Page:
The dollar channel continues to perform well, and with the addition of more perishable products and acceptance of new payment forms, store traffic and shopping baskets will increase.
With consumer debt rising and economic conditions challenging for a large segment of the population, it’s a good time to be a “value retailer,” and this is the ultimate value channel, even beating out Wal-Mart for low-price-leader status.
“This strength is driven by a pricing strategy that is designed to match the promoted price point of the leading mass/discount chain in the market,” says David Bishop, vice president, Willard Bishop Consulting, Barrington, Ill. “This means that Wal-Mart has competitive pricing [vs. dollar stores] only when they’ve rolled back their everyday prices,” notes Bishop, an expert in small-format stores.
|1. Dollar General||$8.6|
|2. Family Dollar||$5.8|
|3. Dollar Tree||$3.4|
|5. 99 Cents Only||$1.0|
Source: Company reports
The opportunity before them has not been lost on dollar channel retailers. The nation’s network of dollar stores is spreading like a particularly fast-growing vine, with new outposts cropping up throughout the country.
In fact, the store count has more than tripled in the past decade, going from 5,548 in 1996 to 18,921 in mid-2006, according to ACNielsen’s “Channel Blurring and Consumer Trends” report. Not surprisingly, household penetration is climbing as well. According to the same ACNielsen report, 67 percent of U.S. households now shop in dollar stores, up from 59 percent household penetration in 2001.
“Dollar continues to be a strong growth segment,” says Bishop. “Mean sales growth for Dollar General and Family Dollar grew 5.7 percent and 7.8 percent respectively in September vs. prior year. In terms of same-store sales, Dollar General is slightly positive (0.5%), whereas Family Dollar is up 2.2 percent. The importance of these trends is that a growing number of CPG manufacturers are investing more resources into the dollar [channel] as a way to capture their share of the growth.”
The channel’s growth spurt is not limited to geographic expansion. Across the board, leading chains are adding more perishable products to the mix and installing the refrigeration units required for the move. Dollar General is testing its Dollar General Market format, which is twice the size of its traditional store, in at least 50 locations. Family Dollar has installed refrigerated cases in nearly 4,000 stores so far, and plans to add them in an additional 1,000 stores in fiscal year 2007. Dollar Tree is taking similar steps.
At the same time, the chains are making the shopping experience easier for customers by accepting more forms of payment, including food stamps. Dollar General announced in September that it would begin accepting Visa credit and check cards, and Family Dollar said the chain expects to accept food stamps in 750 stores during the course of fiscal 2007.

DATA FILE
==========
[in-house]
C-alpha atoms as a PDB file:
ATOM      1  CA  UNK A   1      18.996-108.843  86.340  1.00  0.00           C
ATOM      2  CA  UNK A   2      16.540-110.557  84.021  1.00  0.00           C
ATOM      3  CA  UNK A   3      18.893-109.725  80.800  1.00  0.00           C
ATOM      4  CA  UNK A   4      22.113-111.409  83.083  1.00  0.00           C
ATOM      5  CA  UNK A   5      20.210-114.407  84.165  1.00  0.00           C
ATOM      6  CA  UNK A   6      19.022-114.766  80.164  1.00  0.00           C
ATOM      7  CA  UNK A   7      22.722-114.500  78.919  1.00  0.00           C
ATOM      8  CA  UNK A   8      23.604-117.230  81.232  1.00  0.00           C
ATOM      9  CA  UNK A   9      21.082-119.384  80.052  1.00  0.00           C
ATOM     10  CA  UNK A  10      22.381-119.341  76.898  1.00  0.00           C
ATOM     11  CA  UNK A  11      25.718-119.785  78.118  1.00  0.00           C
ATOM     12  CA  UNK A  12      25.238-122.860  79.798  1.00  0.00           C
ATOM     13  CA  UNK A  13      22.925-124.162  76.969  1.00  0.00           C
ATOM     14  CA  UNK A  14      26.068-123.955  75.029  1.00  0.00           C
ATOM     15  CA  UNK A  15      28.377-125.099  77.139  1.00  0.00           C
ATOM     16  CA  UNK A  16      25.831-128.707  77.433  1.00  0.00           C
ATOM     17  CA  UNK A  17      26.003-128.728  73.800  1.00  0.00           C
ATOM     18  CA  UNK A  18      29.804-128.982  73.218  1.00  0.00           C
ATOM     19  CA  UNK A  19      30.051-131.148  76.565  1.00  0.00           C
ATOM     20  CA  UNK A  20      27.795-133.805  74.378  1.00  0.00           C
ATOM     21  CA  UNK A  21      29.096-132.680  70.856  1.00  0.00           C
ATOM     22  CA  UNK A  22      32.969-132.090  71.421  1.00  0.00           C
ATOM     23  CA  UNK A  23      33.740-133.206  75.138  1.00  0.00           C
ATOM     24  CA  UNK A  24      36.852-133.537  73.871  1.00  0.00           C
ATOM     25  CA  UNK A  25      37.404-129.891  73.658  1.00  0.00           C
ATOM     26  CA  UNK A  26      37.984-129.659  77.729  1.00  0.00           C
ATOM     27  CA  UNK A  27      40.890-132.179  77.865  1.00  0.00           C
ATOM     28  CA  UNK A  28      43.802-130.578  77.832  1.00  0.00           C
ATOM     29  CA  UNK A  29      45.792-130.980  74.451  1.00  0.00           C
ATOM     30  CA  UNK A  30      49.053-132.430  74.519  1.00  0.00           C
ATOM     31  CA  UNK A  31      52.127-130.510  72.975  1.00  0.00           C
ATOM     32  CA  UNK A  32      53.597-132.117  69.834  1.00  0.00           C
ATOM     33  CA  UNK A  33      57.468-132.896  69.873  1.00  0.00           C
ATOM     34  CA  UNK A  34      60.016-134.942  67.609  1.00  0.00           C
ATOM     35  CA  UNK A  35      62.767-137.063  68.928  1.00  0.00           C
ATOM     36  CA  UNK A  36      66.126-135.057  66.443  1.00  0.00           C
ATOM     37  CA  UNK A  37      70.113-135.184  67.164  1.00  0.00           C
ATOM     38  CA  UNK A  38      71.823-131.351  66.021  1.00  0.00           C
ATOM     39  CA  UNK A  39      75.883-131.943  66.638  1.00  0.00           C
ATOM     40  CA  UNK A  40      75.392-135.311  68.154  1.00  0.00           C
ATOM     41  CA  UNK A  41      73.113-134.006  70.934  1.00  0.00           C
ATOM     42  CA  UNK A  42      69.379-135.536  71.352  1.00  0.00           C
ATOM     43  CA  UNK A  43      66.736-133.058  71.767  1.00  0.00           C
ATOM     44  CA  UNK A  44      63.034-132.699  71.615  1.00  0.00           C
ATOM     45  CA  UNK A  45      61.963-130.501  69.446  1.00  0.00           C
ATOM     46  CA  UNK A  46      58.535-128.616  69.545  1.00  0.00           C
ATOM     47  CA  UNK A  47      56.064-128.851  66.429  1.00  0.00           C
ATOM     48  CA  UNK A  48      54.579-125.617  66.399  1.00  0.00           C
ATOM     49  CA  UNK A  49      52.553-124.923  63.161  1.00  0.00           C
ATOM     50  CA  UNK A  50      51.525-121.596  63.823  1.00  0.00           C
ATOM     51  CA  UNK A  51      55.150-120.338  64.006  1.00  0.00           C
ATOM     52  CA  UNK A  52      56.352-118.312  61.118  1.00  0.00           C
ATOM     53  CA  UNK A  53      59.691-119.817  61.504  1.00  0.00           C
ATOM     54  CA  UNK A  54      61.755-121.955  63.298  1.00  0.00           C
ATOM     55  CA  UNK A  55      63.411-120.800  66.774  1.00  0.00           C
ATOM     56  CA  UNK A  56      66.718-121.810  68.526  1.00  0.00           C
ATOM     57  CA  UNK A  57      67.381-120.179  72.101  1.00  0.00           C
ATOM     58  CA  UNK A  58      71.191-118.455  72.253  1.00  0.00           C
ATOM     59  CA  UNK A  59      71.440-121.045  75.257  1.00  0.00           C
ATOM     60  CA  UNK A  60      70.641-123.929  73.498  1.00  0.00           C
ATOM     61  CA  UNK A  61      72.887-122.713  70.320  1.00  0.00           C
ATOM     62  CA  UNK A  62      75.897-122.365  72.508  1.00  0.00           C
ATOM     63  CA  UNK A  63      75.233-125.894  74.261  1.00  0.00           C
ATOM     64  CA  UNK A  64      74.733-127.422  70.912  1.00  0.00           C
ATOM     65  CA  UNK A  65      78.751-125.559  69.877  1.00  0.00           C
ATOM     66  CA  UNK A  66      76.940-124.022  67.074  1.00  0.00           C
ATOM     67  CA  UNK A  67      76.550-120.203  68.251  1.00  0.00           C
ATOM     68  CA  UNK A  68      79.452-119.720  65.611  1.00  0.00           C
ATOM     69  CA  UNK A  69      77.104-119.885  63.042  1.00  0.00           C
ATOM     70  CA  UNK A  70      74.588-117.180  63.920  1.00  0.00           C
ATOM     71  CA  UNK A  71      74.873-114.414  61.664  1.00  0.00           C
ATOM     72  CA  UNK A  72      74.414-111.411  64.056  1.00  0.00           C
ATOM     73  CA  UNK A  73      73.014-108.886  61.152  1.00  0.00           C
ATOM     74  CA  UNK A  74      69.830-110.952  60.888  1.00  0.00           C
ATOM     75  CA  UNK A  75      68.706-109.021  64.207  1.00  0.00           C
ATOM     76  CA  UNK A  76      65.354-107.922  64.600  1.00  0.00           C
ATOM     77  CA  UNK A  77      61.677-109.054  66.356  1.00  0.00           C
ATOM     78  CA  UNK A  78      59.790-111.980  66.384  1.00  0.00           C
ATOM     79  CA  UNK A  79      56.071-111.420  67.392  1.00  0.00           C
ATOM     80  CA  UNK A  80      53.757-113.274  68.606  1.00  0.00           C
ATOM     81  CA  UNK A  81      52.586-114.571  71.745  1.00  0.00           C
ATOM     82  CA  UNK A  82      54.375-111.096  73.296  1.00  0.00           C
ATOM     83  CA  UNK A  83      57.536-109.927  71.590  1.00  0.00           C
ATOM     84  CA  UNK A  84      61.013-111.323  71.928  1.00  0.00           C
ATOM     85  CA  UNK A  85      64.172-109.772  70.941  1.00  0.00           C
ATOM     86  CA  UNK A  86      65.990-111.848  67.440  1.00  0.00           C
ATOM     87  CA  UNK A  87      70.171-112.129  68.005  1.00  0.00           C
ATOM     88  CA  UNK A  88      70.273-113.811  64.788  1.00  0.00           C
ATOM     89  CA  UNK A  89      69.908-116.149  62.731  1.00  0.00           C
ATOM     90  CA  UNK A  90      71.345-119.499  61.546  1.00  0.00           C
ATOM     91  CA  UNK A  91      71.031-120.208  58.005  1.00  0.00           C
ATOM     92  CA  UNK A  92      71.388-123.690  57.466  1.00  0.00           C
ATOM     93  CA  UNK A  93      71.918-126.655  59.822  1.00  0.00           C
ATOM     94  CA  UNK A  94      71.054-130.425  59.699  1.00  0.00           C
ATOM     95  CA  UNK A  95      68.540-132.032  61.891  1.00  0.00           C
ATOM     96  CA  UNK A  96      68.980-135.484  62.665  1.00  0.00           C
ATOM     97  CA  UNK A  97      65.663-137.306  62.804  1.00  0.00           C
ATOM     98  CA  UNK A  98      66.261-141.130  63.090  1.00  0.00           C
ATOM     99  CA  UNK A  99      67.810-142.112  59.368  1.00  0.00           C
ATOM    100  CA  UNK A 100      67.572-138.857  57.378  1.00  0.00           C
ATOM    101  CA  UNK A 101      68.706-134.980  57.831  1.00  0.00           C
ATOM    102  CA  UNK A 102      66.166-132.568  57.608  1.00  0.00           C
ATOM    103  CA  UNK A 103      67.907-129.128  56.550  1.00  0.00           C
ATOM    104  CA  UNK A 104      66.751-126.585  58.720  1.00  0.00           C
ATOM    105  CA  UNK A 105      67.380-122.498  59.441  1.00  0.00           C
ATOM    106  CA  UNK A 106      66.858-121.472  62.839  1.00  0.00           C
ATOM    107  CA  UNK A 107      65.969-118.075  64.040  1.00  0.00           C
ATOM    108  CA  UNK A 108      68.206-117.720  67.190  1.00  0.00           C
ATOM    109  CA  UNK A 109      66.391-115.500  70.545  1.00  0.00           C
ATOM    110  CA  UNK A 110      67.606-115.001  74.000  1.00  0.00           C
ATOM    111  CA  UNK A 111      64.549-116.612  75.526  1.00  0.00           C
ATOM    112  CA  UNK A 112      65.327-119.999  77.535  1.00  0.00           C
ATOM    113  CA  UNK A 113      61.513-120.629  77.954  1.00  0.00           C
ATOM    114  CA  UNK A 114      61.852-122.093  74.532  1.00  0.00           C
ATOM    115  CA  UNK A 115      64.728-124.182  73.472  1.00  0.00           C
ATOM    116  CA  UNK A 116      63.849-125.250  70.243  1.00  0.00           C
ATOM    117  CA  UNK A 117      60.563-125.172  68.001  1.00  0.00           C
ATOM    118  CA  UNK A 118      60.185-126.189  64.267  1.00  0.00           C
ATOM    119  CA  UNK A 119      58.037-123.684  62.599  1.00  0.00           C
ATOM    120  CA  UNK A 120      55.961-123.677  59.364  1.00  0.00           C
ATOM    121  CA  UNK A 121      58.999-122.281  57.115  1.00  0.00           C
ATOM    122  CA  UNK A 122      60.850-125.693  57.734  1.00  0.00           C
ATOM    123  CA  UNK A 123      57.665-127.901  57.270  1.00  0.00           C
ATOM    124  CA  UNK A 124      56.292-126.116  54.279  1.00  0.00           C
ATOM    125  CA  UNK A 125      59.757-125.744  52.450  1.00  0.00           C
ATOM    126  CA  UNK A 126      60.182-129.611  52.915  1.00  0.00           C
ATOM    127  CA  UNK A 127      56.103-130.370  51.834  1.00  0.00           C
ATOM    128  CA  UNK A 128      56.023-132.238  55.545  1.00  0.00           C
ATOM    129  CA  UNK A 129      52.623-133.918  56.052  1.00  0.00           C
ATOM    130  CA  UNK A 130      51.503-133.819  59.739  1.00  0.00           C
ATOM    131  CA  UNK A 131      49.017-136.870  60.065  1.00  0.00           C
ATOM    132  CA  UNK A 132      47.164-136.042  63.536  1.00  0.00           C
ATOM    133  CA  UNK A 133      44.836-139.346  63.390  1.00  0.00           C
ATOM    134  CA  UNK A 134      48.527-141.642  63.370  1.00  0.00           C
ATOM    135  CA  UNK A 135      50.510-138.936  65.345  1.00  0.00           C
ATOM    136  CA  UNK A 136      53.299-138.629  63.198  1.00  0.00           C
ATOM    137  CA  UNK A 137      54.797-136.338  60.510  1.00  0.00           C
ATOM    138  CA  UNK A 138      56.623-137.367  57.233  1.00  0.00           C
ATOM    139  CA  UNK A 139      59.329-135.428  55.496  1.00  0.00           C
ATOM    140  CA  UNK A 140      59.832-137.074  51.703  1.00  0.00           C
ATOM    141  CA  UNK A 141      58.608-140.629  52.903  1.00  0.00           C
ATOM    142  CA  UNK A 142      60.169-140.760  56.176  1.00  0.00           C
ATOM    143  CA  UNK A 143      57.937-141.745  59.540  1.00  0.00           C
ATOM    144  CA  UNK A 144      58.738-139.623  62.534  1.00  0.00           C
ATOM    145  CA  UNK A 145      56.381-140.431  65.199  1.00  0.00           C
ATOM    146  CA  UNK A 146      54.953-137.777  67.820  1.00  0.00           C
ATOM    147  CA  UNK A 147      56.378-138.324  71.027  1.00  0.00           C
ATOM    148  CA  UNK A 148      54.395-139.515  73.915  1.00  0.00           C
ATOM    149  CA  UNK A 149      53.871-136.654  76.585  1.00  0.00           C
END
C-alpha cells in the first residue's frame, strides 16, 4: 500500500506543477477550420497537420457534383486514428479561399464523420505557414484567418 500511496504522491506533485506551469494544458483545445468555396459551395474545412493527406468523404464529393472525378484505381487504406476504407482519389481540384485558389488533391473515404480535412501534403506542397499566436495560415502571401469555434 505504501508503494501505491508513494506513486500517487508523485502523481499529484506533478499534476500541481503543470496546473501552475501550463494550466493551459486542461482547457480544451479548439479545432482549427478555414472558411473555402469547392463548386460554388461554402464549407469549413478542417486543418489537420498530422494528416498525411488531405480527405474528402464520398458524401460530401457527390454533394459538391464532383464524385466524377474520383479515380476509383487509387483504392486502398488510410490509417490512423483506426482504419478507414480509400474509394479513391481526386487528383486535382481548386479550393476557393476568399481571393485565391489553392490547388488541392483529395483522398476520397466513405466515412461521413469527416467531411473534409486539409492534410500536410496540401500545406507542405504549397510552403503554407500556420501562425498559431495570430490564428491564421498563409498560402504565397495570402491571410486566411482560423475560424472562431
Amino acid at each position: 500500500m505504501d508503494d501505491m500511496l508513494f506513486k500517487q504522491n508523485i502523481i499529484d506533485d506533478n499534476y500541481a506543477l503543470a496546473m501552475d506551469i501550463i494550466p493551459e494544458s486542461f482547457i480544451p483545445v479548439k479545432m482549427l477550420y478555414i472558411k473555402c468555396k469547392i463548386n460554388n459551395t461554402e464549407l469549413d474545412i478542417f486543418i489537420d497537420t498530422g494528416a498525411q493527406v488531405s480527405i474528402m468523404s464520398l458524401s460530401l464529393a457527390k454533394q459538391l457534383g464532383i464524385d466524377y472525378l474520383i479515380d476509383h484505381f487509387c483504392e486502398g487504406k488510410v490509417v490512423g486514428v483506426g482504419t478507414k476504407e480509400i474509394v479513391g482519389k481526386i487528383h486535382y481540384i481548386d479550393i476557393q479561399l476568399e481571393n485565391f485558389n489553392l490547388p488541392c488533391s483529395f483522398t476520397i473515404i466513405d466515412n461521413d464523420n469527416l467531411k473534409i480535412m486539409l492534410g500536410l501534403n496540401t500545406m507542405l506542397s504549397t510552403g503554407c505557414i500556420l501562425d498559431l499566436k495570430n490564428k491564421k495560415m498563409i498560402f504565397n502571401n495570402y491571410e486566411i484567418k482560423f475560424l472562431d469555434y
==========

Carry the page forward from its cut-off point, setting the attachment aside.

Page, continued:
Strategies such as these — along with effective merchandising — have helped offset some of the marketplace challenges, including the high price of gasoline for much of the year, says Timothy Reid, vice president of investor relations for Dollar Tree Stores.
“So far in the first half of this year, our average shopping basket is up 3.4 percent,” Reid reports. “And last year it began to increase in the second quarter and was up for the year [by] 2 percent.”
Candy in dollar stores
Dollar channel candy sales reached $800 million for the year ending in June of 2006, up slightly vs. the prior year. Candy is a top-selling product category for the channel, and given the fact that it has higher gross margins than most consumable products, it’s unlikely that dollar retailers will lose sight of its profit-boosting ability.
There’s also a definite expandable consumption opportunity. “It’s a highly impulsive purchase,” says Bishop, “which means that more effective merchandising will generate incremental sales for the category and the store.”
Sheila McCusker, editor of “IRI Times and Trends,” predicts that dollar stores will continue to maximize opportunities in the category.
“Consumers know they can go to dollar stores to get a good deal on candy,” she notes. “Now dollar stores will focus on expanding the product mix (although not necessarily shelf space), and as dollar stores are increasingly looking to bring in national brands to enhance the value perception of their stores and appeal to middle- and upper-income segments, we’ll likely see an increased mix of national brands,” she adds. “The risk here is for the second- and third-tier brands that are likely to be displaced as [more] national brands come in.”
Despite its dramatic growth in recent years, the dollar store market is far from over-saturated, most experts maintain. “They are still entering new markets where there’s more unmet potential, especially in the West where Dollar General and Family Dollar are significantly underdeveloped,” says Bishop.
The channel has made some notable strides in the process of remaking itself into an even more viable shopping option for consumers, notes Hale, pointing to Dollar General’s expansion via the Dollar General Market stores. “I think there’s an opportunity for that channel to evolve into something different,” Hale reflects. Look for other chains to experiment with formats similar to the Dollar General Market stores, he predicts.